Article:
pear mousse cake

Pear Mousse Cake

As you can probably imagine this cake is a bit fiddly but it’s Easter. Do yourself the favour of making this. The time it takes you to prepare it will hopefully prevent you gorging on revolting amounts of chocolate, for a few minutes at least, and the result is a welcome respite from the claggy, beautiful, overwhelming tsunami of cocoa.

I made it for mother’s day this year (damn you confusing apostrophe, taunting me once more) and for a few extra brownie points I decorated it with some helibores. Utterly toxic to eat, no doubt, but one of mum’s favourite flowers. And see that cake knife, helpfully emblazoned with ‘cake knife’, that’s my grandma’s. Nice.

The cake itself is a génoise sponge, halved, sandwiching the remarkably refreshing, heady pear mousse. The mousse is a Dan Lepard recipe, again from his Short and Sweet book, and the sponge from James Martin.

I might add, do not even attempt the génoise sponge without electrical assistance, preferably a stand mixer but electric beaters at the very least.

Lastly make this the day before you plan on eating it. It is just not worth the stress of setting things on the day.

Actually, this is the last thing, I thought I’d taken photos of the whole process from the previous time making this. I hadn’t. Apologies.

pear mpusse cake

Oven temperature 180 Celsius

Génoise sponge;

Caster sugar                125g

Eggs                                4

Plain flour                     125g

Butter (melted)           25g

Pear mousse;

Pears – you need 575g of flesh, you can peel and core fresh pears or use tinned pears (in juice) or, indeed, a combination of both

White wine                   400ml

Caster sugar                 150g

Gelatine                         3 teaspoons

Mascarpone                  250g

Cream                            140ml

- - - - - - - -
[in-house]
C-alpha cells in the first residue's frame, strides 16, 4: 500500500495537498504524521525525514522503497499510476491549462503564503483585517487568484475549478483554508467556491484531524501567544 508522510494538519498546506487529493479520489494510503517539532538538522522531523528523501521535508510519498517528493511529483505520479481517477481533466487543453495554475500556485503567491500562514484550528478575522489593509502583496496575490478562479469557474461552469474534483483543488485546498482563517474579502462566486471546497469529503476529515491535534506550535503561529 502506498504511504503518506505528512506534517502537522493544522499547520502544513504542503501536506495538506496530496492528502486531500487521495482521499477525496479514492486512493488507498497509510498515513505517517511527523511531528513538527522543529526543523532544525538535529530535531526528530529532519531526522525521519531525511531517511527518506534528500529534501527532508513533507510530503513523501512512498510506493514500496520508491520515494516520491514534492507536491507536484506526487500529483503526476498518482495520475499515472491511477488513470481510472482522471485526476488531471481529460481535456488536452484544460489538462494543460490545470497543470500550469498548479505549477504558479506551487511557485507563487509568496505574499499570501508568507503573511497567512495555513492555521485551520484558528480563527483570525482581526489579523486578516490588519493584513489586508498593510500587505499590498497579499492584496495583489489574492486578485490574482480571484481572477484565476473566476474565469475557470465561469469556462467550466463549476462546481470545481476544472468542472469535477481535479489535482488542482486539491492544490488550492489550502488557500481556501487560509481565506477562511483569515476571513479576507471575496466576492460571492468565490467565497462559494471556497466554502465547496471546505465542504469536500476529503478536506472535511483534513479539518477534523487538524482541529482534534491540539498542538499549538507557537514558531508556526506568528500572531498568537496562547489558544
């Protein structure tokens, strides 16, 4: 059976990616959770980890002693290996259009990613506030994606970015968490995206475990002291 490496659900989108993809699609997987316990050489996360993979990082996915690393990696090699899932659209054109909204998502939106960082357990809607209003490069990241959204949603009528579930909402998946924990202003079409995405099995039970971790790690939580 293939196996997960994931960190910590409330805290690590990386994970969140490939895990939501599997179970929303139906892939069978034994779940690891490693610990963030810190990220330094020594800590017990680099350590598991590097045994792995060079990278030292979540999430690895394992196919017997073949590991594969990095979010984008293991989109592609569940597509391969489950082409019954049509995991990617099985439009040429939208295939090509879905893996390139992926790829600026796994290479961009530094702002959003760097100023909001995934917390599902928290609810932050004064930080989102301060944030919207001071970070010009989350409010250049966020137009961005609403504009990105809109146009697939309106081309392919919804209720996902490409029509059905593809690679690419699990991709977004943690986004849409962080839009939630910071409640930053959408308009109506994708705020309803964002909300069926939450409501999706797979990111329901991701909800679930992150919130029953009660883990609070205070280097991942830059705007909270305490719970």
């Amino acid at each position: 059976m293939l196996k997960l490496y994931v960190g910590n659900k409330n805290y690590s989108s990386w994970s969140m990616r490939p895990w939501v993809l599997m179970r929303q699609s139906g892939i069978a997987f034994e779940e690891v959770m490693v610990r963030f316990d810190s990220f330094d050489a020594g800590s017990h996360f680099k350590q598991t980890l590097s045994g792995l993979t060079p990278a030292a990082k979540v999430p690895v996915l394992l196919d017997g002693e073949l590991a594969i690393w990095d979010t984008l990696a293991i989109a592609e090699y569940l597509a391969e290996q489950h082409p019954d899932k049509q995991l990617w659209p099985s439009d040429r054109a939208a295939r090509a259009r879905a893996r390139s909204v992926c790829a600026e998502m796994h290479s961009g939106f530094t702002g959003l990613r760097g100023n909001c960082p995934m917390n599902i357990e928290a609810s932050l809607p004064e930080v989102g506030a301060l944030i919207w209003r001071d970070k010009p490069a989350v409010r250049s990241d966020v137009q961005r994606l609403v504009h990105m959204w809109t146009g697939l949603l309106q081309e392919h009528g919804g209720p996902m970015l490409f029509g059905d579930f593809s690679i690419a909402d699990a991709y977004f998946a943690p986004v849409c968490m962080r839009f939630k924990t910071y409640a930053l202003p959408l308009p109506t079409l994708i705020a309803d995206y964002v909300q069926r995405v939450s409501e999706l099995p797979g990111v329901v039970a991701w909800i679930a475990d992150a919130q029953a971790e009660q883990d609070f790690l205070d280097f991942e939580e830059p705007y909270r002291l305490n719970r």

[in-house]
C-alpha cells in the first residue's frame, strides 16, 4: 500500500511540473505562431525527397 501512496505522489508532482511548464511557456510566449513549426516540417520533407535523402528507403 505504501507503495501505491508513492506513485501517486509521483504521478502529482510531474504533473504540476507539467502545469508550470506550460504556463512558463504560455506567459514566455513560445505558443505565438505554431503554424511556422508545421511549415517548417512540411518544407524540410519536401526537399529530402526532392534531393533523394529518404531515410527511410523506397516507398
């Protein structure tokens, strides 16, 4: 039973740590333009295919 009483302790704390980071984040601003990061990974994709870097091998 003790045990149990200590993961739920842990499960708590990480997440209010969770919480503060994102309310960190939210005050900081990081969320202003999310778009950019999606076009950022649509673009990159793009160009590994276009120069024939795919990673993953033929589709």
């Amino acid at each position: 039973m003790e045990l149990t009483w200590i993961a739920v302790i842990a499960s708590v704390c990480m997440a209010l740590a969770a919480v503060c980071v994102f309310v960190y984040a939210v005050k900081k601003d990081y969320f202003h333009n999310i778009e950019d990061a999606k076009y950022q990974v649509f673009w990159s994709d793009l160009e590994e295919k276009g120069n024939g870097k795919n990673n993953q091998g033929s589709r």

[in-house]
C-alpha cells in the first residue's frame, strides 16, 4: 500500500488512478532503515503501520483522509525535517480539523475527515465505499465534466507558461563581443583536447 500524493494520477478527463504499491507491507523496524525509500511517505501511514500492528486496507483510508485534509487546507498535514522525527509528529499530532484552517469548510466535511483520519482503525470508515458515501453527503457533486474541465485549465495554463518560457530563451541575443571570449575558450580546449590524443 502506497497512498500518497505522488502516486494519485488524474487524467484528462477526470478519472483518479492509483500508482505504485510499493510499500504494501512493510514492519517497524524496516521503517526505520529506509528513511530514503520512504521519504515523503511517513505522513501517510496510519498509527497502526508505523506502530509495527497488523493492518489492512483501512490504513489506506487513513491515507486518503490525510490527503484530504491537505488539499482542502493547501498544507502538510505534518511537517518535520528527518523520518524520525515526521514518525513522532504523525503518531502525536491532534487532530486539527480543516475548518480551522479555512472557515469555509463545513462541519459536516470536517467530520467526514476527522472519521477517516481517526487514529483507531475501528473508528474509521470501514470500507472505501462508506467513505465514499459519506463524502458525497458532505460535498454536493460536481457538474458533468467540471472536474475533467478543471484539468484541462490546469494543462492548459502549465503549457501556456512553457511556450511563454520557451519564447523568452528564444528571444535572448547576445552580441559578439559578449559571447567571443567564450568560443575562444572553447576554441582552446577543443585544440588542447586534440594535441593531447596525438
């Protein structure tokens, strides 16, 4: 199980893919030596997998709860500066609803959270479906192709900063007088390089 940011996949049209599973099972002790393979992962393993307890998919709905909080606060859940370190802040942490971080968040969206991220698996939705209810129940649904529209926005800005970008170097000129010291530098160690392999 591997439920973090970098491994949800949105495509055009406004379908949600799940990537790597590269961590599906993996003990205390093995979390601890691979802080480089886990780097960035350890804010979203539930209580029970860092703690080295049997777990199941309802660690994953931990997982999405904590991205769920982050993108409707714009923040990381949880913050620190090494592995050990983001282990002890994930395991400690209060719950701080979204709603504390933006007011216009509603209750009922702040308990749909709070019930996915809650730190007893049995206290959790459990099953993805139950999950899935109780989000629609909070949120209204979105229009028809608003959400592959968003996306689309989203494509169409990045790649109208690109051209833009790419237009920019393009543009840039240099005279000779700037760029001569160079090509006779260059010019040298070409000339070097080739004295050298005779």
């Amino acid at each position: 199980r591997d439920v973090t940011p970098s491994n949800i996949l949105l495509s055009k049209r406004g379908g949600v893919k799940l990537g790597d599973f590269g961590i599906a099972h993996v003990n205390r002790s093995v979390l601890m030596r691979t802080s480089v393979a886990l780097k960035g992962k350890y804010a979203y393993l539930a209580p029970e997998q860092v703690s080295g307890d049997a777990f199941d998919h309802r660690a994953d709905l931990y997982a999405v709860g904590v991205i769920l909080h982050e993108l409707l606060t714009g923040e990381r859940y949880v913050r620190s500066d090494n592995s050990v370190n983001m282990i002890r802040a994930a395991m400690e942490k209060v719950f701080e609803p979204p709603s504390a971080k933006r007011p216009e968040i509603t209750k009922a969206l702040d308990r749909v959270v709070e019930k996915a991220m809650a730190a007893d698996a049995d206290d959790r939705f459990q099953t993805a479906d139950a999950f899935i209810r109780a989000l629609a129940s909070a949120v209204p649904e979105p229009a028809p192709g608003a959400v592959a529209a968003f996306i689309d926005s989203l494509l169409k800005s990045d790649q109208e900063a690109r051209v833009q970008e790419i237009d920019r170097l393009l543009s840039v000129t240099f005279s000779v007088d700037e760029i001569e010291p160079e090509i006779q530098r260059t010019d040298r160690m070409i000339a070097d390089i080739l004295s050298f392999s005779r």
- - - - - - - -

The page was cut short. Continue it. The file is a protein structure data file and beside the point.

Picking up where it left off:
Preheat the oven and line a 23cm round tin with baking parchment.

In a very large mixing bowl (hopefully, for your sake, that of a stand mixer) crack in the eggs and tip in the sugar. Whisk, on high, till the mixture becomes hugely voluminous, pale and fluffy.

You’re looking for ‘ribbon stage’, where if you drip some of the cake batter off the whisk back into the bowl of batter it’ll take a few seconds to sink back in.

When you get to that stage, stop whisking, and fold in the flour. Then fold in the butter.

Pour the batter into the prepared tin and into the oven with it. It’ll take 20 – 30mins and should be a medium brown colour and be lovely and springy.

Let that cool down entirely before cutting it in half horizontally. One of these gizmos is well worth the investment by the way. The wire cutting think that looks like a bow.

Anyway, the mousse.

Prepare whichever pears you’ve chosen to use and place them in a medium saucepan with the wine and HALF of the sugar.

Simmer the pears till tender, then remove them from the pan but put the pan back on the heat with all of the liquid.

Now simmer that liquid down till you’re left with 100ml.

Pour the reduced liquid into a large mixing bowl with the softened pears and blitz till smooth. Alternatively, use a food processor.

Put two tablespoons of water into a microwavable bowl and sprinkle over the gelatine. Pop it in the microwave for about 25seconds or until the gelatine has all dissolved.

Pour the gelatine mix into the smooth pear goo, along with the remaining 75g of sugar and mix thoroughly.

Let it cool till barely warm.

You can busy yourself lining the 23cm tin you used for the sponge with clingfilm and putting the whole lot on a baking tray.

Once the pear mix has cooled, beat through the mascarpone and cream.


To assemble. Put one disk of sponge, cut side up, in the clingfilmed tin.

Pour over the mousse (fear not, it will be unnervingly liquidy). I didn’t use all of the mousse, as it happens. I poured all but 200ml into the tin. You can pour that 200ml into a lovely glass and eat it by itself once it sets. Or maybe with some amaretti. That’d be nice.

Carefully place the second disk, cut side down, on the mousse.

Gently fold over the excess clingfilm and put the whole lot in the fridge.

Let it set overnight.

When everything is set, with your fingers crossed, slide off the cake ring and un-clingfilm the top of the cake.

Place a pretty plate over the cake and flip it, then unwrap the cake completely.

Dust liberally with icing sugar and decorate with some seasonal flowers. Then eat some chocolate, you deserve it.

pear mousse cake

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